1 Thing That Could Derail Apple's HomeKit Plans

Qualcomm's building a strong alliance of companies for its Internet of Things platform -- bringing even more competition to Apple's home automation plans.

Jul 6, 2014 at 10:45AM

There's a quiet storm brewing in the home automation space. While some companies are striving to create products that will allow users to adjust the thermostat with their tablet or unlock the doors with their smartphone, Apple (NASDAQ:AAPL) and Qualcomm (NASDAQ:QCOM) have set their sites on creating platforms that will allow all of those devices to communicate with each other.

Though the home automation sector -- part of the larger Internet of Things -- is poised to take off, there are currently no set standards for getting third party devices to communicate with each other. Apple and Qualcomm both want to change that, and Microsoft (NASDAQ:MSFT) just joined Qualcomm's alliance to help beat out the iMaker.

Making new alliances
Apple announced its HomeKit platform -- which helps third-party home automation devices work together -- just last month. But back in December an alliance was built around Qualcomm's standard language for Internet of Things devices, called AllJoyn. This group of companies known as the AllSeen Alliance includes Haier, LG, Panasonic and other.

Although it's not as flashy as Apple's branding, this Qualcomm video shows just similar the HomeKit and AllJoyn platforms are:

What's interesting about Qualcomm's group is that earlier this week Microsoft decided to join the alliance, which is the first major mobile consumer tech company to sign up. While Google's (NASDAQ:GOOG) (NASDAQ:GOOGL) Nest just launched its own open platform for home automation and Apple is building HomeKit, Microsoft is throwing its weight behind AllJoyn. The company's presence in AllSeen is significant because it could point to how future Windows devices interact with home automation.

Nest's platform doesn't currently support the Windows Phone OS, and Apple's HomeKit is only for iOS devices, so it's not that much of surprise Microsoft is teaming up with AllJoyn. But the three major mobile companies all backing separate home automation standards -- and all of them can't win out.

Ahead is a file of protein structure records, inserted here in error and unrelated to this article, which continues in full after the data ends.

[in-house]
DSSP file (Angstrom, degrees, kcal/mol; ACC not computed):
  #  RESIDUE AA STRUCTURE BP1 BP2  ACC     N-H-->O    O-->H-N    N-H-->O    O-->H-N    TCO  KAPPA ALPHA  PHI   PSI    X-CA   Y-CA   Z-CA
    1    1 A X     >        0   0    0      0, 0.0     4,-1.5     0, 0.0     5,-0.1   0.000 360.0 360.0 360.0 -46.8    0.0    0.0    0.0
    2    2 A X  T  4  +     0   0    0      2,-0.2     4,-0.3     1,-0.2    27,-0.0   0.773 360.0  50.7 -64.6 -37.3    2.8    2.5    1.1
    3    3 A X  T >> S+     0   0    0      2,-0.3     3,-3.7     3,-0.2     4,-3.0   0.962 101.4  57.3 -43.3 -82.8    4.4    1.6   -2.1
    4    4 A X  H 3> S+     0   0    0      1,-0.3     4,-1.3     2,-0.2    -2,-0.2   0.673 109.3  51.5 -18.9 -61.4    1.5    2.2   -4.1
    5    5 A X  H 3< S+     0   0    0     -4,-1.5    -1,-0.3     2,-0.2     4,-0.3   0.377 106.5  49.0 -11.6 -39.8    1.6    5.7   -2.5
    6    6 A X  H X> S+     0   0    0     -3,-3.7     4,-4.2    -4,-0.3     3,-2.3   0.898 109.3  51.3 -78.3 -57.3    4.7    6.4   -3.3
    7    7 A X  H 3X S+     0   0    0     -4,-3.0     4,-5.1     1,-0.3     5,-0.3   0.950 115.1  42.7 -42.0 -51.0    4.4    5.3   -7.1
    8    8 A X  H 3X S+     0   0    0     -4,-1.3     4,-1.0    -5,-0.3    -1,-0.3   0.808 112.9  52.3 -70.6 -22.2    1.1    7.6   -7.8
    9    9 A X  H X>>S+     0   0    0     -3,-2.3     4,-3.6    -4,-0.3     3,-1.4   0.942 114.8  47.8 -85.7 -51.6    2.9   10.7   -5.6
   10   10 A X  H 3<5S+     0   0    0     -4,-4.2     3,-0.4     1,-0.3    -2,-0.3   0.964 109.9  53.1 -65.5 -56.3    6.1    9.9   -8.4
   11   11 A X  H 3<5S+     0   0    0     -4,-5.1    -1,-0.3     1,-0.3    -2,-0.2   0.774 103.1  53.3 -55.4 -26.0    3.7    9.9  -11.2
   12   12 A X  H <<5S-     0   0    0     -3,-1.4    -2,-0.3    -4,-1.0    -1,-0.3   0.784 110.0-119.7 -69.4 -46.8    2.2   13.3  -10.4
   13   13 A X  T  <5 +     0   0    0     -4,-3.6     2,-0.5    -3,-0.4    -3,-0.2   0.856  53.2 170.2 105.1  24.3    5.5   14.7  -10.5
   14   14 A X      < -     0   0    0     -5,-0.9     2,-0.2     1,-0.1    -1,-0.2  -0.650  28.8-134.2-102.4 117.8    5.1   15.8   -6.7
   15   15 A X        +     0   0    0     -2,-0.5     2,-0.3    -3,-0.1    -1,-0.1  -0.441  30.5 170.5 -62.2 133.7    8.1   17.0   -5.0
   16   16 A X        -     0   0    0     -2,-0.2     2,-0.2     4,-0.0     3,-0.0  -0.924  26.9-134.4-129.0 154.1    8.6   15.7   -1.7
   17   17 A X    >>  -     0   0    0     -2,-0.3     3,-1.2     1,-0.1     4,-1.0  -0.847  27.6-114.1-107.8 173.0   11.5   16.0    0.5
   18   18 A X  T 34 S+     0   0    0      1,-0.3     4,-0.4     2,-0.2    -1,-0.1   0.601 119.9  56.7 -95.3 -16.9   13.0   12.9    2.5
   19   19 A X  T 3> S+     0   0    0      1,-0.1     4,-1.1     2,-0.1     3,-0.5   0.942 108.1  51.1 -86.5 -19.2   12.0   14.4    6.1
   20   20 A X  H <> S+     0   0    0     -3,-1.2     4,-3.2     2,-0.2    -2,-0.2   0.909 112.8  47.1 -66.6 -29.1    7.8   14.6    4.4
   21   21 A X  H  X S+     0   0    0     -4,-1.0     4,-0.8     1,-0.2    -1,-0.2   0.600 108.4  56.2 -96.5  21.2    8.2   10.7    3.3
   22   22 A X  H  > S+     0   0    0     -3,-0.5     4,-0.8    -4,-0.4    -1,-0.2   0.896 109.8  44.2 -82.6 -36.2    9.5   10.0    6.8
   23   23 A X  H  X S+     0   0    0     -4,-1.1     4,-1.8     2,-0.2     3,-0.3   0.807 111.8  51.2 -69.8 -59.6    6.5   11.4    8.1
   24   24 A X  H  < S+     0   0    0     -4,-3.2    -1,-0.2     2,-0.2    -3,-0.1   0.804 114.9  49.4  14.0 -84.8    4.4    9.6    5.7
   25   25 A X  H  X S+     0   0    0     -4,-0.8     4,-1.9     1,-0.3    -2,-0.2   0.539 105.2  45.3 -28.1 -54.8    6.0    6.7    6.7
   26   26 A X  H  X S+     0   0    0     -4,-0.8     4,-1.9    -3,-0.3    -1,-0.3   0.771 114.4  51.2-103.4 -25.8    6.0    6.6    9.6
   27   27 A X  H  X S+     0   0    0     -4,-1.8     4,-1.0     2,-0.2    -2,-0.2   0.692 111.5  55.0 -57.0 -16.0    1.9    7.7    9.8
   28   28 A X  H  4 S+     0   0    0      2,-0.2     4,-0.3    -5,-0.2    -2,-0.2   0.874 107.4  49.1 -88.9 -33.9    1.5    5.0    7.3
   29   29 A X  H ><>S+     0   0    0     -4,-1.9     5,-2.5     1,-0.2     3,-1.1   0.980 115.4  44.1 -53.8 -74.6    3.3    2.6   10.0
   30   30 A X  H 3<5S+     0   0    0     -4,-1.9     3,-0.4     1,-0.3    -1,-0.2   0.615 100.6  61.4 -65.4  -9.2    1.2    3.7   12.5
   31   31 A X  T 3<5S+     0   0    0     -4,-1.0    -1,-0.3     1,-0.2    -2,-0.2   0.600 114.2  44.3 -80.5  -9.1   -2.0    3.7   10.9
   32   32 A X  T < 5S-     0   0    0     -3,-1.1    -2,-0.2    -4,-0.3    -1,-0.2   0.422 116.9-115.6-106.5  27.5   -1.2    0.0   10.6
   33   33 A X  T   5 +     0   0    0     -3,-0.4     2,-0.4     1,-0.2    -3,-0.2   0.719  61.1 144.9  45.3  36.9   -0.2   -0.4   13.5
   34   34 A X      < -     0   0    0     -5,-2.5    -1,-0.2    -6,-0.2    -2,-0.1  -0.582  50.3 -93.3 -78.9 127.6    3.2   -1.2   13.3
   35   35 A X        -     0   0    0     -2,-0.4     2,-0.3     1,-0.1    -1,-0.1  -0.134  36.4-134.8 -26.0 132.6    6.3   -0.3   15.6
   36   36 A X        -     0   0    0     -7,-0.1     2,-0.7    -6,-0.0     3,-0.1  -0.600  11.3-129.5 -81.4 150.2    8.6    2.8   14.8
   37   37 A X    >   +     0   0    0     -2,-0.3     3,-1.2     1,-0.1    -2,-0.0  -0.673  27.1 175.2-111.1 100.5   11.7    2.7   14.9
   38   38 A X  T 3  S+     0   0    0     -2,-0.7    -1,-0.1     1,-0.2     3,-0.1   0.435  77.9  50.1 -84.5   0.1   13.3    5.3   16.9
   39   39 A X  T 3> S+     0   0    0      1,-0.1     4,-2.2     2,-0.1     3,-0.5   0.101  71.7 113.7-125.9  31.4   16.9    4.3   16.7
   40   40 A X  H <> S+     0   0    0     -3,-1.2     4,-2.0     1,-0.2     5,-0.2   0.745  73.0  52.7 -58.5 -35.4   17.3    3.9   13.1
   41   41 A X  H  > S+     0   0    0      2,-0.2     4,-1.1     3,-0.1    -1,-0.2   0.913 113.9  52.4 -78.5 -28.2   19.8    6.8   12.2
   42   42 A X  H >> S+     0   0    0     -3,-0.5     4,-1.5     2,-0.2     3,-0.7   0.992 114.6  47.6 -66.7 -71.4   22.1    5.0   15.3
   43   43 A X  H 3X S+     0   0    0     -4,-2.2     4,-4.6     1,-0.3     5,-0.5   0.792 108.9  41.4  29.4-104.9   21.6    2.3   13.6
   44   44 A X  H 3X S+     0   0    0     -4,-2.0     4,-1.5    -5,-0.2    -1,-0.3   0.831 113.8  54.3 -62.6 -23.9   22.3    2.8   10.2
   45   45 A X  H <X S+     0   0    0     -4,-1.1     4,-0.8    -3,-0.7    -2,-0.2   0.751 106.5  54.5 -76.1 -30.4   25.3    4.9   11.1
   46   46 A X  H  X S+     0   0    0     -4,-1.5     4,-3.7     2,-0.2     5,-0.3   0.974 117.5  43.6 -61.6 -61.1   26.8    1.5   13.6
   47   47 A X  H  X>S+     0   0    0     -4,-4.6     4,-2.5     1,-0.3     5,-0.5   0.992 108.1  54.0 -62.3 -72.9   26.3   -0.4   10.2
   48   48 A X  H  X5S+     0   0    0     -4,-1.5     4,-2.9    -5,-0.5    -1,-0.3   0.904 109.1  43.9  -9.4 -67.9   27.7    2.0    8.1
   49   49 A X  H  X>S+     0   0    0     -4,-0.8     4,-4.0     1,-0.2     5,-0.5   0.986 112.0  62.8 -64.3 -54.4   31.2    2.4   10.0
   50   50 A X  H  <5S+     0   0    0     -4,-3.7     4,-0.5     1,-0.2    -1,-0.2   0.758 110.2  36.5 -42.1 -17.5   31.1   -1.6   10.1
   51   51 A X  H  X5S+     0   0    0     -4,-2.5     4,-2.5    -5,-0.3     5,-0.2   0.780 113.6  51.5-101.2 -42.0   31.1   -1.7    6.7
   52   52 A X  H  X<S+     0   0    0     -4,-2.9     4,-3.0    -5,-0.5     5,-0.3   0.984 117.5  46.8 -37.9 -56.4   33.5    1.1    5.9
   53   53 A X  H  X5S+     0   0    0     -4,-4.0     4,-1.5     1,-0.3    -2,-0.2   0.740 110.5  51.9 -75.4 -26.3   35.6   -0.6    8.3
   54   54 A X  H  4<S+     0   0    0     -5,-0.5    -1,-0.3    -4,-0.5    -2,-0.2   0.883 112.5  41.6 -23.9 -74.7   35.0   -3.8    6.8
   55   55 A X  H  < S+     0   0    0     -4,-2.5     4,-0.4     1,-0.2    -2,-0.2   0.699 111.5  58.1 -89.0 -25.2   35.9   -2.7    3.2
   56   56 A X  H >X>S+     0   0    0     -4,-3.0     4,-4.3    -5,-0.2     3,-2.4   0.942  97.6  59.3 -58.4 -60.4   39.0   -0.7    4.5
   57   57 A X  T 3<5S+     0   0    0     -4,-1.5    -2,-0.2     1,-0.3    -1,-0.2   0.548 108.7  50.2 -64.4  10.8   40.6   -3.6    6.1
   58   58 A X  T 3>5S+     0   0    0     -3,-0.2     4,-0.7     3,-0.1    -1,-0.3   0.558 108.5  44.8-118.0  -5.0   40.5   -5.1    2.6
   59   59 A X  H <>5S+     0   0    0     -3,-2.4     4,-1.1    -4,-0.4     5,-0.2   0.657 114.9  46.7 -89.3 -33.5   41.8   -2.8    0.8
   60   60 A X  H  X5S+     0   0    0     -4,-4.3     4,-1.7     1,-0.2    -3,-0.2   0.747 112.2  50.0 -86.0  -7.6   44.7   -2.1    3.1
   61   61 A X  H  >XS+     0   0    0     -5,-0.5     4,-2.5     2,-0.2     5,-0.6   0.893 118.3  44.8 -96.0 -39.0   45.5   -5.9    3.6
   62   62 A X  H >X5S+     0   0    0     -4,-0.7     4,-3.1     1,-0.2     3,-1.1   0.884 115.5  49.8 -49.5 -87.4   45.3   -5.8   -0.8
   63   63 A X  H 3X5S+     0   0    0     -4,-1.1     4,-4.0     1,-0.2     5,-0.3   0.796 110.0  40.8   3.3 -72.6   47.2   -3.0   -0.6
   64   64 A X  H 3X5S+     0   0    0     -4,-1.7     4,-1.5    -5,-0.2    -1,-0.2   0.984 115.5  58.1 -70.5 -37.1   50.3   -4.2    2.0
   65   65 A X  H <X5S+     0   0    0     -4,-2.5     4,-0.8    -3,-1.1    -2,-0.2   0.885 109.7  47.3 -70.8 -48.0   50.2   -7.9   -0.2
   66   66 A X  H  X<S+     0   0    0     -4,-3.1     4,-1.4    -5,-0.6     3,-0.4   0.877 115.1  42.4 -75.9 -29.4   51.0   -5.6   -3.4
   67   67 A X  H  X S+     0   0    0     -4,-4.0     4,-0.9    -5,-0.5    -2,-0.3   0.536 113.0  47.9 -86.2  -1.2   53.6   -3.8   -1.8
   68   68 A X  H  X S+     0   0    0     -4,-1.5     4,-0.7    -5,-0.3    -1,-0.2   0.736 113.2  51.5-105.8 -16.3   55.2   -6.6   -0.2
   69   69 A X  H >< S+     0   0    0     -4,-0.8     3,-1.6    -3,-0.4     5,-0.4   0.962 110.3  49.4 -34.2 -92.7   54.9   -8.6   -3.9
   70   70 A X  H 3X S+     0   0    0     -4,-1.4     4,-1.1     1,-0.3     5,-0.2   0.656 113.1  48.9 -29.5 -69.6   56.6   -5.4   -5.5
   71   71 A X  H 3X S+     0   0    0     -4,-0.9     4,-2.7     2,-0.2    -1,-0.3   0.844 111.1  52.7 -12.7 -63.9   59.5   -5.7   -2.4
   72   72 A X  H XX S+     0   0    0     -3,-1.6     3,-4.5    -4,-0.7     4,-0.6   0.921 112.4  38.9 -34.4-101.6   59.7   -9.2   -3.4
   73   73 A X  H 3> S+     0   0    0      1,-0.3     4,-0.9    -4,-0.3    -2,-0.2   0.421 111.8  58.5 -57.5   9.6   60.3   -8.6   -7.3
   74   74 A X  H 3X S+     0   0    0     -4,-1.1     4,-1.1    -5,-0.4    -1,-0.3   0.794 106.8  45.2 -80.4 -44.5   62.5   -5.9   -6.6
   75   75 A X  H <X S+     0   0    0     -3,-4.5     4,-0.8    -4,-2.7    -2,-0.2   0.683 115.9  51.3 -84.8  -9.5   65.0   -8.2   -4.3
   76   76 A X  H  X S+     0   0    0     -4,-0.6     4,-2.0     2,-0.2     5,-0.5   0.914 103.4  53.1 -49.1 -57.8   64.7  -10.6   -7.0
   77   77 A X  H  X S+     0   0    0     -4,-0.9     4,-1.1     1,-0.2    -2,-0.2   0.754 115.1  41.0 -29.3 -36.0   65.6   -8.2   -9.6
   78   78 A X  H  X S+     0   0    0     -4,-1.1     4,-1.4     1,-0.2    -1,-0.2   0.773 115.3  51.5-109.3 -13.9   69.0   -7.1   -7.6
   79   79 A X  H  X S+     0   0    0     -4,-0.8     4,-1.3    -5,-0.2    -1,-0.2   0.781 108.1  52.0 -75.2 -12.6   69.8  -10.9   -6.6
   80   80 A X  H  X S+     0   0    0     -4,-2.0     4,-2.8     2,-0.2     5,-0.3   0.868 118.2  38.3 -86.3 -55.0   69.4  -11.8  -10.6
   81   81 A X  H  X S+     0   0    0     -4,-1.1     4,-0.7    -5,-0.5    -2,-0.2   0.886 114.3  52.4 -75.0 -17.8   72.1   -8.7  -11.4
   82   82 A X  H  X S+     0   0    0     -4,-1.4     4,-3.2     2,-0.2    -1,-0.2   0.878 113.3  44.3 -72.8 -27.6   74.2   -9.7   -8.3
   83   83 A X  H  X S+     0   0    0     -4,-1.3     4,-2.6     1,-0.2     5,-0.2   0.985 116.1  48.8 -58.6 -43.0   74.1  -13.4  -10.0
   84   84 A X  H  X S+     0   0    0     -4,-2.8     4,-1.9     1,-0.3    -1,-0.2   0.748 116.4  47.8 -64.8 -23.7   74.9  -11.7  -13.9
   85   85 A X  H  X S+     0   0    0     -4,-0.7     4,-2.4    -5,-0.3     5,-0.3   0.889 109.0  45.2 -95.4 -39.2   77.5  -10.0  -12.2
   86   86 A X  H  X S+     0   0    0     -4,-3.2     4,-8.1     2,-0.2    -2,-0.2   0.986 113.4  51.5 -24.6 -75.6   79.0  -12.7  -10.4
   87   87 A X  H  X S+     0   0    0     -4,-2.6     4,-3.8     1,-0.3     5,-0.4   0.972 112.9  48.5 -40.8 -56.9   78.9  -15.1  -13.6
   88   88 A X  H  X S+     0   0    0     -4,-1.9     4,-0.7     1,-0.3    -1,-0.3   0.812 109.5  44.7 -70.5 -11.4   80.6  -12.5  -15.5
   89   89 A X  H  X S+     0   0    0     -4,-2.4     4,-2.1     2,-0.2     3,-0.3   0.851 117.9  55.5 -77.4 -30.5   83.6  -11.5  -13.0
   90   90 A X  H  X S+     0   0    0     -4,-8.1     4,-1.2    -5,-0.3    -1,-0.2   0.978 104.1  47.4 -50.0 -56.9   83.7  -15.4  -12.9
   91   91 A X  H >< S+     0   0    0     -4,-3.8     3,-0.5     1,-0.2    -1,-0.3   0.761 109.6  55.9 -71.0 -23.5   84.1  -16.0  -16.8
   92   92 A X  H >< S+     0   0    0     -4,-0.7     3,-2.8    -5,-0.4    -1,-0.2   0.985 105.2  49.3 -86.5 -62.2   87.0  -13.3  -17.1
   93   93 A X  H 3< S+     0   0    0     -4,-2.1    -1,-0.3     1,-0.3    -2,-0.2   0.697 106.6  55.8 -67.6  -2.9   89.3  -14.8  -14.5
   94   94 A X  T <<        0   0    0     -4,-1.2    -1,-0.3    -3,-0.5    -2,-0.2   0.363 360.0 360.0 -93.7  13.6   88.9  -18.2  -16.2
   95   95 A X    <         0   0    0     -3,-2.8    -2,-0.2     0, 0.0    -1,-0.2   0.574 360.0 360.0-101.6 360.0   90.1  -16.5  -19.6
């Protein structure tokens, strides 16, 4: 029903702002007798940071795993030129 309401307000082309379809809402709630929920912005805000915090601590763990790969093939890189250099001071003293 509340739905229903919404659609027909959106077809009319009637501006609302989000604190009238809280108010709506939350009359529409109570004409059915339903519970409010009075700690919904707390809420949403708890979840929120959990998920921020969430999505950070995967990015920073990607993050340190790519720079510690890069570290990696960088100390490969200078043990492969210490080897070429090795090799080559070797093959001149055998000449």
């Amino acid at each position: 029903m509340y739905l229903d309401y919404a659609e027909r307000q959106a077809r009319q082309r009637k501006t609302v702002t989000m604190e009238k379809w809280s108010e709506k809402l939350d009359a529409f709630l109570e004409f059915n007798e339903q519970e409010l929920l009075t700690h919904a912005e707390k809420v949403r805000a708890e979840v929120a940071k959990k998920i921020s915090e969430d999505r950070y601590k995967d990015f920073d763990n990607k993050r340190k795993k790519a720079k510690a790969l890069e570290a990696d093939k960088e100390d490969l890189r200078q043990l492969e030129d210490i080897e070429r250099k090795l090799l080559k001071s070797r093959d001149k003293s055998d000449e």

Apple Homekit

Apple wants to control home automation devices with HomeKit. Source: Apple.

What's at stake
The home automation market is expected to hit $16.4 billion by 2019, spurring Google's Nest, Apple, and Qualcomm to create their own standards.

In addition, Juniper Research estimates that home automation security and control services could hit $12 billion, worldwide. 

The company, or companies, that dominate the home automation platform space will have the most influence over this revenue and which third-parties are making money from it.

Foolish thoughts
Apple will have to fight off Google and Nest and now Qualcomm and Microsoft in the home automation arena, and that's not going to be an easy task. While iOS devices can work on both Nest's platform and AllJoyn, HomeKit will be iOS exclusive. This means consumer adoption may be what ultimately decides who wins out.

Right now, Apple is at an advantage in the space because of the proliferation of their mobile devices (particularly in the U.S.), a strong developer network and solid branding of HomeKit. Many consumers still haven't heard of Nest, and they almost certainly haven't heard of AllJoyn, meanwhile Apple has already launched commercials showing off what HomeKit can do.

Having said that, the home automation space is still very much up for grabs. And it's not going to be long before we start seeing which platform developers and consumers prefer. Taking the long term-view, it's hard to imagine just one platform taking the entire home automation sector. I think Apple will have a big slice of it, but the company needs to woo consumers and developers now in order to get there. 

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Chris Neiger has no position in any stocks mentioned. The Motley Fool recommends Apple, Google (A shares), and Google (C shares). The Motley Fool owns shares of Apple, Google (A shares), Google (C shares), Microsoft, and Qualcomm. Try any of our Foolish newsletter services free for 30 days. We Fools may not all hold the same opinions, but we all believe that considering a diverse range of insights makes us better investors. The Motley Fool has a disclosure policy.

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